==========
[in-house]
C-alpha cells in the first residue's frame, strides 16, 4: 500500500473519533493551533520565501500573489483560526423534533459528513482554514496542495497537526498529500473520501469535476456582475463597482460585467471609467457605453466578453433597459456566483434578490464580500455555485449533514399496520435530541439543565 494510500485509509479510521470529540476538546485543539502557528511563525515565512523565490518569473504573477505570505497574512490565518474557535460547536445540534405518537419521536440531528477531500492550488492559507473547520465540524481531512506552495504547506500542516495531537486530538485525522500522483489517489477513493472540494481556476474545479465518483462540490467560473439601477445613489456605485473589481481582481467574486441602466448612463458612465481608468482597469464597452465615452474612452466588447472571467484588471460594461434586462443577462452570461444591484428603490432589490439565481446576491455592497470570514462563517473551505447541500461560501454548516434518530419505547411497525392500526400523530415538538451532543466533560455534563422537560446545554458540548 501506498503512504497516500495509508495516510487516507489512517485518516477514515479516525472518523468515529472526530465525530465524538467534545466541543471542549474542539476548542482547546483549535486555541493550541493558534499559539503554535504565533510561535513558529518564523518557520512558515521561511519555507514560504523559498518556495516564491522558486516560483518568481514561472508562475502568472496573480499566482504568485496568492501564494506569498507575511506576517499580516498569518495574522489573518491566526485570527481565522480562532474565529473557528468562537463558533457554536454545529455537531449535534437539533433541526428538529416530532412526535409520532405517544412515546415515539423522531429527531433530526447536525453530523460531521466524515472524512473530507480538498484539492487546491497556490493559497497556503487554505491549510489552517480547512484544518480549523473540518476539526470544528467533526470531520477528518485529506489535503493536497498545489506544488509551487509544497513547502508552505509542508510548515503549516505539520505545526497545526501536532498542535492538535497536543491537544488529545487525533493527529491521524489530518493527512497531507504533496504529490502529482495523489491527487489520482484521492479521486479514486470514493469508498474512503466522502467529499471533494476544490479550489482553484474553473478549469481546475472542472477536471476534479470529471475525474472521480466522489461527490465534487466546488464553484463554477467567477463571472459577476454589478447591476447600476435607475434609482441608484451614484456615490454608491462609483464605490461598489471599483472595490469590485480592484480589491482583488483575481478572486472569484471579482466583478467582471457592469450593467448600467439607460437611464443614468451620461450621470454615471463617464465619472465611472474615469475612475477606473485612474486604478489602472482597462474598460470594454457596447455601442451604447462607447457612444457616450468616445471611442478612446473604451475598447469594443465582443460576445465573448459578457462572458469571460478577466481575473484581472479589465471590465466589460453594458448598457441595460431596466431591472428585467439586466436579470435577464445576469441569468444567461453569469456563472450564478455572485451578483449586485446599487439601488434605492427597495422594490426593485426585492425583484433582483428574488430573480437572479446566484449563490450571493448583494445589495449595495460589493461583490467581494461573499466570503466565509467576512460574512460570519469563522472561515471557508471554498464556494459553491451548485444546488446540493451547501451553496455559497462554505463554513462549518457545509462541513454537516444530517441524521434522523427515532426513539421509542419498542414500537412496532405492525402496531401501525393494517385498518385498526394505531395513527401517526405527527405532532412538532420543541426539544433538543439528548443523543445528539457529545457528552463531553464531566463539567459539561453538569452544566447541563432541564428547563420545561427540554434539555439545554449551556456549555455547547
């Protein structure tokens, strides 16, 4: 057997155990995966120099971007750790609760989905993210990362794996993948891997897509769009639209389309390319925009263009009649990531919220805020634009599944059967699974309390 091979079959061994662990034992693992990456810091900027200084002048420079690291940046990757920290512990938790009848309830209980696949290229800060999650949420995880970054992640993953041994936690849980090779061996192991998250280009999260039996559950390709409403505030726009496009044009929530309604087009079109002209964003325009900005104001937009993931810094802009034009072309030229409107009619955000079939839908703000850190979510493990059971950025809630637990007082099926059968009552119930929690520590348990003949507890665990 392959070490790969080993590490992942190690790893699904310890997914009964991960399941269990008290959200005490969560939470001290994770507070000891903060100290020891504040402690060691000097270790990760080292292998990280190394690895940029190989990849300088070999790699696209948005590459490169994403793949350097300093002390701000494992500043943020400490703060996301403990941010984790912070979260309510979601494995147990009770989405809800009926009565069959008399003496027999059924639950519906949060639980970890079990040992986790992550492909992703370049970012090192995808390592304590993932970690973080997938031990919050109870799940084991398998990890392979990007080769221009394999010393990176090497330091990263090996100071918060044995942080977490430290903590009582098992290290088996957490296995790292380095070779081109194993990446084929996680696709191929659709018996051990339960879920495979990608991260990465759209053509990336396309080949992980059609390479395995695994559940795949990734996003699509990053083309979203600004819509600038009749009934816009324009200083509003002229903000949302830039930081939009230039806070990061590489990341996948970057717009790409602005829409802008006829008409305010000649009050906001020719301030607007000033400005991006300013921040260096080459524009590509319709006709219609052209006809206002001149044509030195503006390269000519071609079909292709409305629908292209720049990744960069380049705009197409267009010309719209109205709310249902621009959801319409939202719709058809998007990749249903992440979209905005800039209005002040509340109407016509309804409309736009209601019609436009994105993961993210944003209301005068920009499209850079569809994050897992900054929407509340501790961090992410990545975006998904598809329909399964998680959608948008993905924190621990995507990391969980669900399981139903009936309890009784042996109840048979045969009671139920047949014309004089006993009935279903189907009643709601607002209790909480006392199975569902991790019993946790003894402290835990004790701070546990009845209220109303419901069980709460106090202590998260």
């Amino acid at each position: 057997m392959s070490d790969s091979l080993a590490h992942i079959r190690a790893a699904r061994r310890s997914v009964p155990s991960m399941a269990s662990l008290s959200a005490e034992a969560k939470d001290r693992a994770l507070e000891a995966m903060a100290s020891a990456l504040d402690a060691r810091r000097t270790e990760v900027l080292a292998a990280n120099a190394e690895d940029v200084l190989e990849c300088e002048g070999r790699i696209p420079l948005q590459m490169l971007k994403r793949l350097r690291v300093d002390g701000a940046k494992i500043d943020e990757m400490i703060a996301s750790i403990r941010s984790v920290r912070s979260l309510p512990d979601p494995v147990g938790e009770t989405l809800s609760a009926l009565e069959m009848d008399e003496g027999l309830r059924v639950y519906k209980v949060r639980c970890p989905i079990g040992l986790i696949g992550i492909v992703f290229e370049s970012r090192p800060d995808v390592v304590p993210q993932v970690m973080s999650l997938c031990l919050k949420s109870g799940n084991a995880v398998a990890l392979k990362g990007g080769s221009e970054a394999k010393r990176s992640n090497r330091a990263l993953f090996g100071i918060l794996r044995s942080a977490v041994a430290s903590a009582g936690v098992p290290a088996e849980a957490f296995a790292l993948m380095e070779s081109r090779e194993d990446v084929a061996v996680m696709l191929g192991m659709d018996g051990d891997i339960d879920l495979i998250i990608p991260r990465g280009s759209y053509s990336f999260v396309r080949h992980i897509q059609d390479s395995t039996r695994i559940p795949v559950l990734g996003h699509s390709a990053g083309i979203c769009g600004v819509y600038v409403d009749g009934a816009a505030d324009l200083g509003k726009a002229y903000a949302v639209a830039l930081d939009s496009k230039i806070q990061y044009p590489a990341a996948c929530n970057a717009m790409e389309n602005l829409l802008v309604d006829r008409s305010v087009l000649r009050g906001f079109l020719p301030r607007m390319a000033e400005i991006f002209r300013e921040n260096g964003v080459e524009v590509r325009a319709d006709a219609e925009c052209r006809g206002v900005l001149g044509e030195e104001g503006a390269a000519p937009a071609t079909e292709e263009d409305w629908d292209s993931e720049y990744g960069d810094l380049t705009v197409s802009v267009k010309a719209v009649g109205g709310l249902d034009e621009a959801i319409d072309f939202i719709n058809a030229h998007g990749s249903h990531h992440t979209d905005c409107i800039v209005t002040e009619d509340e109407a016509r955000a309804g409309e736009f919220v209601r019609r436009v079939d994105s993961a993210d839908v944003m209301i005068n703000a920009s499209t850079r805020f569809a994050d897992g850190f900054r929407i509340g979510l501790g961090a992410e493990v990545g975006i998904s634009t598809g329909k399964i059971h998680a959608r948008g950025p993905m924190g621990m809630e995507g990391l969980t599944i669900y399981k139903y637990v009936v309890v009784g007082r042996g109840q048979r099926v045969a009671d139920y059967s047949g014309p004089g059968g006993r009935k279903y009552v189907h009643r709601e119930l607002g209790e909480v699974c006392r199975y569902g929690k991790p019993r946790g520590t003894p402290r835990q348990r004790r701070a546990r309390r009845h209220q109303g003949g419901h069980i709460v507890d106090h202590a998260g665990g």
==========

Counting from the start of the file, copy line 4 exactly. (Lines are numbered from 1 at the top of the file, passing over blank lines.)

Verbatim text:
């Amino acid at each position: 057997m392959s070490d790969s091979l080993a590490h992942i079959r190690a790893a699904r061994r310890s997914v009964p155990s991960m399941a269990s662990l008290s959200a005490e034992a969560k939470d001290r693992a994770l507070e000891a995966m903060a100290s020891a990456l504040d402690a060691r810091r000097t270790e990760v900027l080292a292998a990280n120099a190394e690895d940029v200084l190989e990849c300088e002048g070999r790699i696209p420079l948005q590459m490169l971007k994403r793949l350097r690291v300093d002390g701000a940046k494992i500043d943020e990757m400490i703060a996301s750790i403990r941010s984790v920290r912070s979260l309510p512990d979601p494995v147990g938790e009770t989405l809800s609760a009926l009565e069959m009848d008399e003496g027999l309830r059924v639950y519906k209980v949060r639980c970890p989905i079990g040992l986790i696949g992550i492909v992703f290229e370049s970012r090192p800060d995808v390592v304590p993210q993932v970690m973080s999650l997938c031990l919050k949420s109870g799940n084991a995880v398998a990890l392979k990362g990007g080769s221009e970054a394999k010393r990176s992640n090497r330091a990263l993953f090996g100071i918060l794996r044995s942080a977490v041994a430290s903590a009582g936690v098992p290290a088996e849980a957490f296995a790292l993948m380095e070779s081109r090779e194993d990446v084929a061996v996680m696709l191929g192991m659709d018996g051990d891997i339960d879920l495979i998250i990608p991260r990465g280009s759209y053509s990336f999260v396309r080949h992980i897509q059609d390479s395995t039996r695994i559940p795949v559950l990734g996003h699509s390709a990053g083309i979203c769009g600004v819509y600038v409403d009749g009934a816009a505030d324009l200083g509003k726009a002229y903000a949302v639209a830039l930081d939009s496009k230039i806070q990061y044009p590489a990341a996948c929530n970057a717009m790409e389309n602005l829409l802008v309604d006829r008409s305010v087009l000649r009050g906001f079109l020719p301030r607007m390319a000033e400005i991006f002209r300013e921040n260096g964003v080459e524009v590509r325009a319709d006709a219609e925009c052209r006809g206002v900005l001149g044509e030195e104001g503006a390269a000519p937009a071609t079909e292709e263009d409305w629908d292209s993931e720049y990744g960069d810094l380049t705009v197409s802009v267009k010309a719209v009649g109205g709310l249902d034009e621009a959801i319409d072309f939202i719709n058809a030229h998007g990749s249903h990531h992440t979209d905005c409107i800039v209005t002040e009619d509340e109407a016509r955000a309804g409309e736009f919220v209601r019609r436009v079939d994105s993961a993210d839908v944003m209301i005068n703000a920009s499209t850079r805020f569809a994050d897992g850190f900054r929407i509340g979510l501790g961090a992410e493990v990545g975006i998904s634009t598809g329909k399964i059971h998680a959608r948008g950025p993905m924190g621990m809630e995507g990391l969980t599944i669900y399981k139903y637990v009936v309890v009784g007082r042996g109840q048979r099926v045969a009671d139920y059967s047949g014309p004089g059968g006993r009935k279903y009552v189907h009643r709601e119930l607002g209790e909480v699974c006392r199975y569902g929690k991790p019993r946790g520590t003894p402290r835990q348990r004790r701070a546990r309390r009845h209220q109303g003949g419901h069980i709460v507890d106090h202590a998260g665990g």